If you are a part of the relatively small group to which banks will grant loans, you can haggle over the terms. Acomo has a strong track record and so the future looks rosy. All purchase and sales contracts in the various countries are signed locally by Acomo, so that currency risks are covered by the banks. “We are an attractive customer for a bank, since FX is a lucrative business,” says Zander van Ooij, Acomo’s treasurer. “The FX risk is covered in each region by currency, term or spot contracts or balance sheet hedging.” Van Ooij comes originally from the banking world and knows that lending has been difficult for some time. “The fact that banks want to grant us loans is therefore significant.”

Future growth

Acomo’s product range expansion is only possible in soft commodities. “A product like cocoa has a futures market. The position of a trading company in the value chain is then completely different to when price risks cannot be covered by a futures exchange. We focus more on niche products, with relatively small harvests and different forms of transport to the huge grain or soya tankers. That is a totally different market.” Of course Acomo has competitors, but each ‘competitor colleague’ has its own range of products.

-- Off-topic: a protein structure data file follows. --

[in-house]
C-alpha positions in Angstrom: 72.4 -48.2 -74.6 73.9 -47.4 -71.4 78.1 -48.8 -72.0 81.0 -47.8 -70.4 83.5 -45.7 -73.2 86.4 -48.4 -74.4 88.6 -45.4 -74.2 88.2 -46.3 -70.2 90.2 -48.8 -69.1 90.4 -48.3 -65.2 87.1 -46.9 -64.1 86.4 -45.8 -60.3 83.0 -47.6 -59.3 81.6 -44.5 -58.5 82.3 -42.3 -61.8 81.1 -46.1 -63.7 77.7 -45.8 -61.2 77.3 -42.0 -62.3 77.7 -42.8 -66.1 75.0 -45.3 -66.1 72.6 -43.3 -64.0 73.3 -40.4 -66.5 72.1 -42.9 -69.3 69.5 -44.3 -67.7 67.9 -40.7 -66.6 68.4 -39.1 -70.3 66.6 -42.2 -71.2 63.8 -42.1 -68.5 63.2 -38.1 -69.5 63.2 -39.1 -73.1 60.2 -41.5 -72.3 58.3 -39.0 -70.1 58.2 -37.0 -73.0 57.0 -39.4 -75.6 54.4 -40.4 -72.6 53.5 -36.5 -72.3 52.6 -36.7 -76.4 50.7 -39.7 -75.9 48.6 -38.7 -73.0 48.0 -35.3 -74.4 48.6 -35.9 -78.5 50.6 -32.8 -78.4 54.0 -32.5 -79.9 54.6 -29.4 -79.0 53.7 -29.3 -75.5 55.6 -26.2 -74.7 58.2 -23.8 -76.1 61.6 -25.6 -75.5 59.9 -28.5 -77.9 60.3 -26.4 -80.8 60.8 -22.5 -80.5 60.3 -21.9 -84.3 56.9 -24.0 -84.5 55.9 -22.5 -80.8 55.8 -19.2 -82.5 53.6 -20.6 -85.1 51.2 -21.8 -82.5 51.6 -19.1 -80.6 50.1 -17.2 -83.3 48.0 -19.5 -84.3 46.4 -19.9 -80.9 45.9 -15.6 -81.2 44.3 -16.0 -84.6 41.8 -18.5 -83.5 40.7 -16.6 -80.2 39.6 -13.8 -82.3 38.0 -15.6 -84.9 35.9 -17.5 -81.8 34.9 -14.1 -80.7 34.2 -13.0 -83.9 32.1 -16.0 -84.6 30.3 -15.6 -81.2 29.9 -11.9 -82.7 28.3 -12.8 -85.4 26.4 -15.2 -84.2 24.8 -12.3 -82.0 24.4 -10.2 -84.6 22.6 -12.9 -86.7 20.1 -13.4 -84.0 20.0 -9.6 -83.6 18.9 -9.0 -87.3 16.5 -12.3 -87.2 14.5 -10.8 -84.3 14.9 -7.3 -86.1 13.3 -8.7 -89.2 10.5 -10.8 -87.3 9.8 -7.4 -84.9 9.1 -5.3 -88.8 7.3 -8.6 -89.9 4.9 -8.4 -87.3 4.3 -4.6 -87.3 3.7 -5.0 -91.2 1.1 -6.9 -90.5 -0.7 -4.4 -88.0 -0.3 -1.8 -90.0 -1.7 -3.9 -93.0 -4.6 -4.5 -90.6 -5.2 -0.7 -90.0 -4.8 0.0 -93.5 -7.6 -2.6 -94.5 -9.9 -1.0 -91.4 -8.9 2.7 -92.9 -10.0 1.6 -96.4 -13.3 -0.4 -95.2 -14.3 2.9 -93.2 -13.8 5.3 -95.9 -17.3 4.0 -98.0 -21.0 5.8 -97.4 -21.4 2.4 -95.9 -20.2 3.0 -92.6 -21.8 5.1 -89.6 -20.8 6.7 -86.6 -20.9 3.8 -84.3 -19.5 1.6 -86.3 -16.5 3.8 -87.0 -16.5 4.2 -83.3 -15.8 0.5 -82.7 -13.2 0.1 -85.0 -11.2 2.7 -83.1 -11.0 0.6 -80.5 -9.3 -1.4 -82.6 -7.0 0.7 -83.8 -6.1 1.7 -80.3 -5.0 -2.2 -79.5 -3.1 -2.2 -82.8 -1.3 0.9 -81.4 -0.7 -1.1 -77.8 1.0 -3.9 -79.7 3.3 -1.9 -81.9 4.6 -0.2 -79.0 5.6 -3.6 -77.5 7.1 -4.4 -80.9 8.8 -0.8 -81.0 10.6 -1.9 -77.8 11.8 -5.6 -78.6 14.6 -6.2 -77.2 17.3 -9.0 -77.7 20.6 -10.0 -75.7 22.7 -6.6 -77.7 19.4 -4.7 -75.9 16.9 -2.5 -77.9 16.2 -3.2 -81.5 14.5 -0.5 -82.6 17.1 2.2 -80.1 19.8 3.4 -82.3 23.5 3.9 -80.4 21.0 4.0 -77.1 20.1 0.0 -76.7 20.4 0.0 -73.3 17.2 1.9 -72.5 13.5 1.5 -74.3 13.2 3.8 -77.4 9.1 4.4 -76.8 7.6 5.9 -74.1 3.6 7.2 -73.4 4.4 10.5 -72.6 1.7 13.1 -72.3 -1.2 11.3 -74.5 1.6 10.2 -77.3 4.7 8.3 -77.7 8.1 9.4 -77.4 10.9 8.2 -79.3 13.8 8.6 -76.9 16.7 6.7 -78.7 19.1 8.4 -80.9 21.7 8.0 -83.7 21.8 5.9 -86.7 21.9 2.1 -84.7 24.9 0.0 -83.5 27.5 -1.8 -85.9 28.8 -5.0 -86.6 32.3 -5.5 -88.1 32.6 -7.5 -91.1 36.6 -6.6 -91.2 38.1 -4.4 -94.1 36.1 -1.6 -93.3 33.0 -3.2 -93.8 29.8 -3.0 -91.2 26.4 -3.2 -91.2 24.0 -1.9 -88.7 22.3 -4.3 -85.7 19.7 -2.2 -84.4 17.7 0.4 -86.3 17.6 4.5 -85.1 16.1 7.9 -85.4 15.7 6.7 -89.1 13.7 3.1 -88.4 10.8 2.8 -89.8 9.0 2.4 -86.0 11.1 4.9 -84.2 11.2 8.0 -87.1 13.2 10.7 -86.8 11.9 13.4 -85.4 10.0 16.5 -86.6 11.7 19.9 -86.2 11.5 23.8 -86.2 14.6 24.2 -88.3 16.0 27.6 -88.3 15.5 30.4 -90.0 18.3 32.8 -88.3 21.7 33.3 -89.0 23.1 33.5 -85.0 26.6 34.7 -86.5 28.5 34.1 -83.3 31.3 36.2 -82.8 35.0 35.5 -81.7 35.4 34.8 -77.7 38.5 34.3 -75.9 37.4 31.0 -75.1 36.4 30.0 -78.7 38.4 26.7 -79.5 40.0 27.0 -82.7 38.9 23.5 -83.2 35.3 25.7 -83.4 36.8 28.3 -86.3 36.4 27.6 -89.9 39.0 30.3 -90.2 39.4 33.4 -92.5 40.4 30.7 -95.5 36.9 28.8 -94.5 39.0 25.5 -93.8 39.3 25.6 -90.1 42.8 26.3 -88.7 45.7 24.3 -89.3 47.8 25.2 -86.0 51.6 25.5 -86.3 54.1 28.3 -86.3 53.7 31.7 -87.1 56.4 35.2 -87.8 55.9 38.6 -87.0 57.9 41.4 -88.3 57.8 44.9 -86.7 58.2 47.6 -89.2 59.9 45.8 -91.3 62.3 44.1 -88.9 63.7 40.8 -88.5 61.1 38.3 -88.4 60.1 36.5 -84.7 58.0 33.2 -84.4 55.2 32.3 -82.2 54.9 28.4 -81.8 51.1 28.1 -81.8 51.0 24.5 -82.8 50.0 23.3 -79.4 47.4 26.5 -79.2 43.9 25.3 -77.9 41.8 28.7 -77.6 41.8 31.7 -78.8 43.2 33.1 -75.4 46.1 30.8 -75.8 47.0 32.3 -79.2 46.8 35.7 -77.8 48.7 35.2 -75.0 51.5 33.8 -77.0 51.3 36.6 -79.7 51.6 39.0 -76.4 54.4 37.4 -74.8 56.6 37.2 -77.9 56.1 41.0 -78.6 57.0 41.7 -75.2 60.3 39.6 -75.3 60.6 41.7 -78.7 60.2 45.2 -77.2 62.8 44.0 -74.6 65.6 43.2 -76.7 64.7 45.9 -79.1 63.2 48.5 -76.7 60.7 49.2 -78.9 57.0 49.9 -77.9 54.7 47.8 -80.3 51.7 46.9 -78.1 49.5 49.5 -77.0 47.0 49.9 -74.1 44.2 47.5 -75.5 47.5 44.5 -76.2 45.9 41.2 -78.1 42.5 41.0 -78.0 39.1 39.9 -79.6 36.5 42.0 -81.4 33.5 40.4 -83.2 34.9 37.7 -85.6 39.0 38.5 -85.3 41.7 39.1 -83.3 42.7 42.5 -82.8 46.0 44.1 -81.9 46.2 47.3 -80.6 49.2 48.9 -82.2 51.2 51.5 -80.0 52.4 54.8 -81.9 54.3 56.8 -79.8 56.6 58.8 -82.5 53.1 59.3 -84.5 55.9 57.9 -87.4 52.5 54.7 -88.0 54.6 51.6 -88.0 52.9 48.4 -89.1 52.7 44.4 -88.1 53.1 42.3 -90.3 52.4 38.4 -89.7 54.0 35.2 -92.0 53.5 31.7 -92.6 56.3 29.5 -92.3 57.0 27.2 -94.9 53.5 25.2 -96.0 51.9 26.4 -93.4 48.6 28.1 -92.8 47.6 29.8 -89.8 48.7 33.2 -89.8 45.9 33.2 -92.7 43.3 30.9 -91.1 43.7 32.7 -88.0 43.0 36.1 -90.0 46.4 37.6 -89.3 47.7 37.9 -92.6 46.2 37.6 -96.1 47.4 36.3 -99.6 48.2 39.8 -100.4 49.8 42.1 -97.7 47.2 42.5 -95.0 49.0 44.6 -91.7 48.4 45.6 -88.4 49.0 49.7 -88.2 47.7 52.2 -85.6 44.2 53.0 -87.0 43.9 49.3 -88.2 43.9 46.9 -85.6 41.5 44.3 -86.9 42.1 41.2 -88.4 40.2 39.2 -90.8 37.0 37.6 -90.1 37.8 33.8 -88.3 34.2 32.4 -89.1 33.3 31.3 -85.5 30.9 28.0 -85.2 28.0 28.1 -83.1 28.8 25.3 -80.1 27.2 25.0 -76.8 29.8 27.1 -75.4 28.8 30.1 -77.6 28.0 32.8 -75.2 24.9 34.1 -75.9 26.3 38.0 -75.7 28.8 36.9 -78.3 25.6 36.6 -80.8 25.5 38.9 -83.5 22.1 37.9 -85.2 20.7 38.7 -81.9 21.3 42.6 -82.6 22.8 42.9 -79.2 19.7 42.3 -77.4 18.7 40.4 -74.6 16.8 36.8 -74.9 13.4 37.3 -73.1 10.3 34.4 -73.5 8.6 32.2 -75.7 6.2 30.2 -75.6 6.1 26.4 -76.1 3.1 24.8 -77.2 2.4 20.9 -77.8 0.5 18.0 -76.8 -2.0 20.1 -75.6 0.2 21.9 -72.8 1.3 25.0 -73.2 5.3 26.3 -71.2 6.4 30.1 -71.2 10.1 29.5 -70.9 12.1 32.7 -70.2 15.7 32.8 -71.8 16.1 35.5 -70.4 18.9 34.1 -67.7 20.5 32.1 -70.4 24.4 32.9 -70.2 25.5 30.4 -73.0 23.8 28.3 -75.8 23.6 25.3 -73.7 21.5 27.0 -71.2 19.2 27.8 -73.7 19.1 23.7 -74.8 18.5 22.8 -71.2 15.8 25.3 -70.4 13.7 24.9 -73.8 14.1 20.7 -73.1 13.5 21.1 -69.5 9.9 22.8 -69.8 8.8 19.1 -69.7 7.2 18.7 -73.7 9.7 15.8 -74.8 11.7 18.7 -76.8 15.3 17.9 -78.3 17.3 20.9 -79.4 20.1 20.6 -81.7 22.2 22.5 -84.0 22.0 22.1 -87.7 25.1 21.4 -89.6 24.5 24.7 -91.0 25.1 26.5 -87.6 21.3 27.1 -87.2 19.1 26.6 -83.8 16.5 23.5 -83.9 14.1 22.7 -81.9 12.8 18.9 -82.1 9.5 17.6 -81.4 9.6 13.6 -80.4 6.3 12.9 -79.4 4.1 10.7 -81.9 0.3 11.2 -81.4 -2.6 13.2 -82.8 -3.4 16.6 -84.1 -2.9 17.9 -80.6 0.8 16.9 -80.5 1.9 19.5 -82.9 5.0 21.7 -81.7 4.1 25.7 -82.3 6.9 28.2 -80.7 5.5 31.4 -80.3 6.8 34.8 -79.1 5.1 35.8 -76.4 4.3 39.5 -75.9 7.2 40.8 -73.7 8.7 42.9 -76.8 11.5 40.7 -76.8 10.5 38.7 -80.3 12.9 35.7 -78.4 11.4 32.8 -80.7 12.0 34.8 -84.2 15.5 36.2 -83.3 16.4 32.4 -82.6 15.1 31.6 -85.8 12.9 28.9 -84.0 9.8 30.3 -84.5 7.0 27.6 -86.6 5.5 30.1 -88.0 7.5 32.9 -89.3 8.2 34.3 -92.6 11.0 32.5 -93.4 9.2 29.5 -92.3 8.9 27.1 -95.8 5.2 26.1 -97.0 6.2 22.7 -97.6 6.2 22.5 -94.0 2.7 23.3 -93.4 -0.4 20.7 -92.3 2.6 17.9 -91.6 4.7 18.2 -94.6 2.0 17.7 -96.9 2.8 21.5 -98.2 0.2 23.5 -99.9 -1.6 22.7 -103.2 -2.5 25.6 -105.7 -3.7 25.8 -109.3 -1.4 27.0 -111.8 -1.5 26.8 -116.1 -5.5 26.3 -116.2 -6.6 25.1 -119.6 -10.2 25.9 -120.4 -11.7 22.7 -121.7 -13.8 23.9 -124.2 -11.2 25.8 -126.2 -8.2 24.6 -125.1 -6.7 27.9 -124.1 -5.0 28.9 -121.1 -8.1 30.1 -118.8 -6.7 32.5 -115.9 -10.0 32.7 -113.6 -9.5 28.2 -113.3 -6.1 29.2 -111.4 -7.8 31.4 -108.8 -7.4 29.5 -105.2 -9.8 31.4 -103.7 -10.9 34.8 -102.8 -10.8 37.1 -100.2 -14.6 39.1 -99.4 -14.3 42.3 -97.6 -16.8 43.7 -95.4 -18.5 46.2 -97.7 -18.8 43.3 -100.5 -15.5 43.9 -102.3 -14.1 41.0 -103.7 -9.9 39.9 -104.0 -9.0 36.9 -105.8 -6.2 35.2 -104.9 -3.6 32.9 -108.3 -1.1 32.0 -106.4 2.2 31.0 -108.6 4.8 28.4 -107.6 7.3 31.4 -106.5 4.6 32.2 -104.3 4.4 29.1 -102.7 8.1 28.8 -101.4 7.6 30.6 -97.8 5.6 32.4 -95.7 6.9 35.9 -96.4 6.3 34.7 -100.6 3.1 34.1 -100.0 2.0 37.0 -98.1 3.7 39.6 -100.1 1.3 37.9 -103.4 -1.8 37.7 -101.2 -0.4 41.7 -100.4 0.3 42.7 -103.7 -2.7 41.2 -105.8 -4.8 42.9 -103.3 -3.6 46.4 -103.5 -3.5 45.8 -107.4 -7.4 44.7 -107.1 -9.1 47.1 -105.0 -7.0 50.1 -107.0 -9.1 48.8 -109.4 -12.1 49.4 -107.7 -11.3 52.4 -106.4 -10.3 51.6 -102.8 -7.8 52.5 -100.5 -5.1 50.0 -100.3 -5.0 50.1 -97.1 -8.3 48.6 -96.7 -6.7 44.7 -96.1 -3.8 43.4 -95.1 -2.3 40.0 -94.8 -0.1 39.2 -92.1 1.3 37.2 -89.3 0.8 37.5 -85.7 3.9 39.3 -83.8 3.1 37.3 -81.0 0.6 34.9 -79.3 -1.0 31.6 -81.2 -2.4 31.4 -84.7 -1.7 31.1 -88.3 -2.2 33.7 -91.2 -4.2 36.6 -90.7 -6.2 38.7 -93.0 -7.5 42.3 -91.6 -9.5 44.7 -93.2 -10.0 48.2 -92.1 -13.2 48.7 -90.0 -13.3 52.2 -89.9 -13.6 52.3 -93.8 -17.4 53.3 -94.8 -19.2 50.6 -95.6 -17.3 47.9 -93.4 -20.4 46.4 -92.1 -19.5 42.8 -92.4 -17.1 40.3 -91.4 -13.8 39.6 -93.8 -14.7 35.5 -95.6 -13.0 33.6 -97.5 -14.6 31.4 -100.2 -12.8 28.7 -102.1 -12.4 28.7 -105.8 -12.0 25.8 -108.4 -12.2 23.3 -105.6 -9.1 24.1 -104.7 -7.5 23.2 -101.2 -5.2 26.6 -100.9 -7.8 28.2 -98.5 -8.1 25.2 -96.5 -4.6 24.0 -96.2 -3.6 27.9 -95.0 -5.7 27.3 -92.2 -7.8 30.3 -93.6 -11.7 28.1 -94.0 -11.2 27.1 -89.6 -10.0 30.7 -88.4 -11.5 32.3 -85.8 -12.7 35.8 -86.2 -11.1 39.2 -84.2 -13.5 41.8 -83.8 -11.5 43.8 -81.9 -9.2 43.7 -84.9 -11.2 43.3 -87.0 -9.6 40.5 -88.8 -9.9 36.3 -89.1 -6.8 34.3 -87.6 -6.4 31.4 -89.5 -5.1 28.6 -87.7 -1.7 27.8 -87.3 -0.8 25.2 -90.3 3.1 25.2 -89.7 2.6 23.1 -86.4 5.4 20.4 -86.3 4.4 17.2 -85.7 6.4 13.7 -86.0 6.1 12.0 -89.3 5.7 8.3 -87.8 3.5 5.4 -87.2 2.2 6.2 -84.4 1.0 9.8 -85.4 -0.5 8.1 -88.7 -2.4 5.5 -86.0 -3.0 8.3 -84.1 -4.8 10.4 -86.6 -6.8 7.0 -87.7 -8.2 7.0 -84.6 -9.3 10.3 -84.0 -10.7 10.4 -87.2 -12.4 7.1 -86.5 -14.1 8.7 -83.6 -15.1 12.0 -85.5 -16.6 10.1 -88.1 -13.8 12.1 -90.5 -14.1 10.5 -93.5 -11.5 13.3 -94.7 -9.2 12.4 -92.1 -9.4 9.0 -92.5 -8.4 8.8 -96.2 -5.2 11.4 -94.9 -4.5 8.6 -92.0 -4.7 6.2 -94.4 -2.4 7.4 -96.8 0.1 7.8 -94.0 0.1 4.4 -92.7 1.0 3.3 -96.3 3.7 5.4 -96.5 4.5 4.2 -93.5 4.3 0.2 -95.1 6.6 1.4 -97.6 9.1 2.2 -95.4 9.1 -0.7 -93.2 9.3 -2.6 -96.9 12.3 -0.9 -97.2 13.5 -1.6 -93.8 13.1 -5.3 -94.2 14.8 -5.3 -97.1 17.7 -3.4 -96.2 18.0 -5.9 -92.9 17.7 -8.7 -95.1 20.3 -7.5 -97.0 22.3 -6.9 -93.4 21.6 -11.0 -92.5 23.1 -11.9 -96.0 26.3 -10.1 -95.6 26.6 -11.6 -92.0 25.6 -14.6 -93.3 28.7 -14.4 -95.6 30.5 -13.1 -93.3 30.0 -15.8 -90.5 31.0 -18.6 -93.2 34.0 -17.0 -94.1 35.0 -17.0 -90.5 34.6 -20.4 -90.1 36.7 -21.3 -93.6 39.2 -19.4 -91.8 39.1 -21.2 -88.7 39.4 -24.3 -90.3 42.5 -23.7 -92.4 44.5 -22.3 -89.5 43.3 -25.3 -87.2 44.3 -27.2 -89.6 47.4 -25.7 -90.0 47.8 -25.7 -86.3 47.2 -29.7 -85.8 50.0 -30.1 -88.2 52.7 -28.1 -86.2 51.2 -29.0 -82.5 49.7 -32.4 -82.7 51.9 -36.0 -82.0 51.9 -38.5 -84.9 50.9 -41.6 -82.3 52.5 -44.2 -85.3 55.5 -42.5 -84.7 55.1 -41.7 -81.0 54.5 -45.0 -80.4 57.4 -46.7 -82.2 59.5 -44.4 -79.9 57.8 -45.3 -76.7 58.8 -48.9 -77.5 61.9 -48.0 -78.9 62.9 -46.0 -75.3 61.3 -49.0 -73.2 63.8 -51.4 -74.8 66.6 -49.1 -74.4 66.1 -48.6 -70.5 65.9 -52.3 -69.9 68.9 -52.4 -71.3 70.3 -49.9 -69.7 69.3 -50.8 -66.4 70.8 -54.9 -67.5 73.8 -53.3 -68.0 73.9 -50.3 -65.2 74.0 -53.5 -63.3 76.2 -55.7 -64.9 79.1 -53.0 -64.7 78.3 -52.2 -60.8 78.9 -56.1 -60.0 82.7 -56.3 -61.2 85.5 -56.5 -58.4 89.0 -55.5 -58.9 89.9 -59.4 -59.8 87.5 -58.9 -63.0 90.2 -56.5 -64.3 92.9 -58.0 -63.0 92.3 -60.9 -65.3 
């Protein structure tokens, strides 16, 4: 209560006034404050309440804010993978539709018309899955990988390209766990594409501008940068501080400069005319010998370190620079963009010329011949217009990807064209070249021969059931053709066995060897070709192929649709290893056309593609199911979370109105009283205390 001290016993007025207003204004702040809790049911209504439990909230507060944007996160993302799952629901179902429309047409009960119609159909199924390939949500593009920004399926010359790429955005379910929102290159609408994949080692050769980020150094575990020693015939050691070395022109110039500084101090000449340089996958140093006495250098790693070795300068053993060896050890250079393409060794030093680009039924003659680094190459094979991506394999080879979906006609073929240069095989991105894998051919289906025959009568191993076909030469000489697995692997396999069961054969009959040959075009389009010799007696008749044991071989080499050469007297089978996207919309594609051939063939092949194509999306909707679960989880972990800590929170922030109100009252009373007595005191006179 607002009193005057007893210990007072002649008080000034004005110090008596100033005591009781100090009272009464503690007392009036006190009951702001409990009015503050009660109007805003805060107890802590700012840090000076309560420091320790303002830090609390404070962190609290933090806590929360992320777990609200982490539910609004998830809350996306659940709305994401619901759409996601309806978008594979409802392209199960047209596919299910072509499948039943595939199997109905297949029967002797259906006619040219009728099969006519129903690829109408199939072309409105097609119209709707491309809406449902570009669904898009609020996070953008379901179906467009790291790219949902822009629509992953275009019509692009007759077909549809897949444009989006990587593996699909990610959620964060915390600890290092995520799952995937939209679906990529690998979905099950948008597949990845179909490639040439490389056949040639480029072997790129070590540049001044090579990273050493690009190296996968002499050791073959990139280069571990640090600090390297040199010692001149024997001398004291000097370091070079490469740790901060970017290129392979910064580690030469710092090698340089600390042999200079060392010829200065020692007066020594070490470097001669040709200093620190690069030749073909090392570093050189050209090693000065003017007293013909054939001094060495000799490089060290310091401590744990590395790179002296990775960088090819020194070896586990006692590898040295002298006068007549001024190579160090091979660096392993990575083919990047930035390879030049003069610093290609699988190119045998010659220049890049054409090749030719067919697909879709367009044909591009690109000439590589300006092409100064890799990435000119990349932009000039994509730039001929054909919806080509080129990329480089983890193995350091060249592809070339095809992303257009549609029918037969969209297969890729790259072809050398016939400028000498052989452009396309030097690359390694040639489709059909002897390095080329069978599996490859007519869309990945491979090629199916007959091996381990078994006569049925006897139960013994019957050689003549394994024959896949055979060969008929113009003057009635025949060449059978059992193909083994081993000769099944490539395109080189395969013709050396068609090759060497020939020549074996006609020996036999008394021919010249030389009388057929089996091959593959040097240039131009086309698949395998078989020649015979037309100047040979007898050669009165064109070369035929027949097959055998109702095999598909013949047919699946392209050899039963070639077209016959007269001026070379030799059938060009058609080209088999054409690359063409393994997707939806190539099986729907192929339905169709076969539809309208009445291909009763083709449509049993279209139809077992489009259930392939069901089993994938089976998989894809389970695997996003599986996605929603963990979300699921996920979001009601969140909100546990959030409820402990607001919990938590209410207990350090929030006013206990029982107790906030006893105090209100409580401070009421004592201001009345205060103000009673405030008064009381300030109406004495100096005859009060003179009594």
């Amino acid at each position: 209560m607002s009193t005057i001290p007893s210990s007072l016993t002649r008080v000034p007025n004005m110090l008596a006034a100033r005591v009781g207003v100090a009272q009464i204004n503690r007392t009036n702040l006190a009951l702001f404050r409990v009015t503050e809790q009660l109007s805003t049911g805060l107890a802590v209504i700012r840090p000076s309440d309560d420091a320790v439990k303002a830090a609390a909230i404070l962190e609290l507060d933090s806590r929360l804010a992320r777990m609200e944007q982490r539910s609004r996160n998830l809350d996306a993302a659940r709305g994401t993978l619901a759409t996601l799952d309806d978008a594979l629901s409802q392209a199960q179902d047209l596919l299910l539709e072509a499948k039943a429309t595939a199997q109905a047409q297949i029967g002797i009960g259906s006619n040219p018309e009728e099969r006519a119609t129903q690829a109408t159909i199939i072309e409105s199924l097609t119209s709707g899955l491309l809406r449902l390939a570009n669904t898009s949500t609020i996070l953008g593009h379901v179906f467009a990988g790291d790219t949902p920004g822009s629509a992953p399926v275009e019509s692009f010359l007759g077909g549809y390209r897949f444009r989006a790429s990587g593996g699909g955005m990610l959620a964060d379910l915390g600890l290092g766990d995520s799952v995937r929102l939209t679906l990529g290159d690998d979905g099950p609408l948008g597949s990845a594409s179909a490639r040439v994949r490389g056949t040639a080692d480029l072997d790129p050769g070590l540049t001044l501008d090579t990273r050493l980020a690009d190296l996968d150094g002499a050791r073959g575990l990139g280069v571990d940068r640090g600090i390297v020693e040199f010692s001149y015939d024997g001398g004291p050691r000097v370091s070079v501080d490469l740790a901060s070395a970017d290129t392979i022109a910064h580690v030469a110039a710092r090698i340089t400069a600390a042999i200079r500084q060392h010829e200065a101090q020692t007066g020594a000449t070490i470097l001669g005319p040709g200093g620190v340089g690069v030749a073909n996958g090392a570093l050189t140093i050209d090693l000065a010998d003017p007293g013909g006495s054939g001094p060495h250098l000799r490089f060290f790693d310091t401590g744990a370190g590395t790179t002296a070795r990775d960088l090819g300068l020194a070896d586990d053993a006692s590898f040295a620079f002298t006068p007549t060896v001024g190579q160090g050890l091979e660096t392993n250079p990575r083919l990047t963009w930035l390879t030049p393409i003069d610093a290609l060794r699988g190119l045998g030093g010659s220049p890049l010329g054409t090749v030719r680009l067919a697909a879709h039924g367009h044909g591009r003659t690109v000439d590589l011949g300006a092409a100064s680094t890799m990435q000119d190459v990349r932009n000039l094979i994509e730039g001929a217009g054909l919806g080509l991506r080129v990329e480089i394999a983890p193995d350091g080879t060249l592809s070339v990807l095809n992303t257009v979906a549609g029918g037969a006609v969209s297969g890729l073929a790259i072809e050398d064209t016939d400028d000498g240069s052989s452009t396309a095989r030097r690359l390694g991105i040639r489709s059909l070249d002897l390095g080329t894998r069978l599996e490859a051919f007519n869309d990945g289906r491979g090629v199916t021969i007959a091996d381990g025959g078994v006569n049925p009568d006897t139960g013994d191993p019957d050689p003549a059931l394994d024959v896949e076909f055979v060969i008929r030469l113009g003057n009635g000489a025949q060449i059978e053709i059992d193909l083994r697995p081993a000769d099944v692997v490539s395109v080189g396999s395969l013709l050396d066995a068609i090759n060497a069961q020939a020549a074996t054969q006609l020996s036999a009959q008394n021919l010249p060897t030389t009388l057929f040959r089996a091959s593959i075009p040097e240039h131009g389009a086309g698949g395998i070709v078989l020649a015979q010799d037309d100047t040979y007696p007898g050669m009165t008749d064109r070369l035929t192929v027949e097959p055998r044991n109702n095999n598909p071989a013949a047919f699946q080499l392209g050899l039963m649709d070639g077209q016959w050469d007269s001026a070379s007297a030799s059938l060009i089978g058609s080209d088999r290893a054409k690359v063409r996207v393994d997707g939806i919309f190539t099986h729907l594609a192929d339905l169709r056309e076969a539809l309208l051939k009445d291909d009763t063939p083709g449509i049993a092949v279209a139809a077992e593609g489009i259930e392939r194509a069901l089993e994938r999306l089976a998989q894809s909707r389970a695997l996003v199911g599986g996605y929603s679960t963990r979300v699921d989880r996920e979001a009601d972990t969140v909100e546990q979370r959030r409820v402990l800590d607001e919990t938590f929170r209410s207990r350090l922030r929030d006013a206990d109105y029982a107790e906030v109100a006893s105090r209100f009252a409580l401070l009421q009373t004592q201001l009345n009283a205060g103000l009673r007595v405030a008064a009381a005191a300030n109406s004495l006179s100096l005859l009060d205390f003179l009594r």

“The holding offers the financial support our companies need to do business well”

From an acquisition point of view, the medium sized niche companies are interesting and could offer more branches worldwide or different niche products. New markets such as those of the recently acquired German grain trader SIGCO add value, according to Ten Kate, who adds: “In certain countries it is a business advantage if you physically have an office there, and now we have that in Germany.” Acomo as a shareholder is also an interesting prospect for such companies, Ten Kate believes: “The holding offers our companies the financial support they need to do business well, by means of the financing we have in place. Product pricing can significantly increase and for many family businesses, this can lead to banking challenges.

I know for example that the price of pepper was USD 1,500 per ton, and that it is now more than USD 8,000 a ton. A container with 20 tons of pepper then amounts to USD 160,000. Smaller companies cannot cope any more with this sort of financing requirement.” Although the soft commodities market is not always transparent, Acomo is able to financially absorb such impacts now it has banks on board which understand the game. “Higher prices for tea or sunflower seeds result in increased demand for financing because of their large volumes.

However, banks who understand our markets no longer worry about it.” According to Ten Kate, the banks still have clear coverage. “Stocks are liquid and are easy to price. These are products which have a quick turnover – there is always demand for tea, nuts and pepper. That is also an interesting factor in our business: you can touch, smell and sample our products. We literally have a very tangible company.”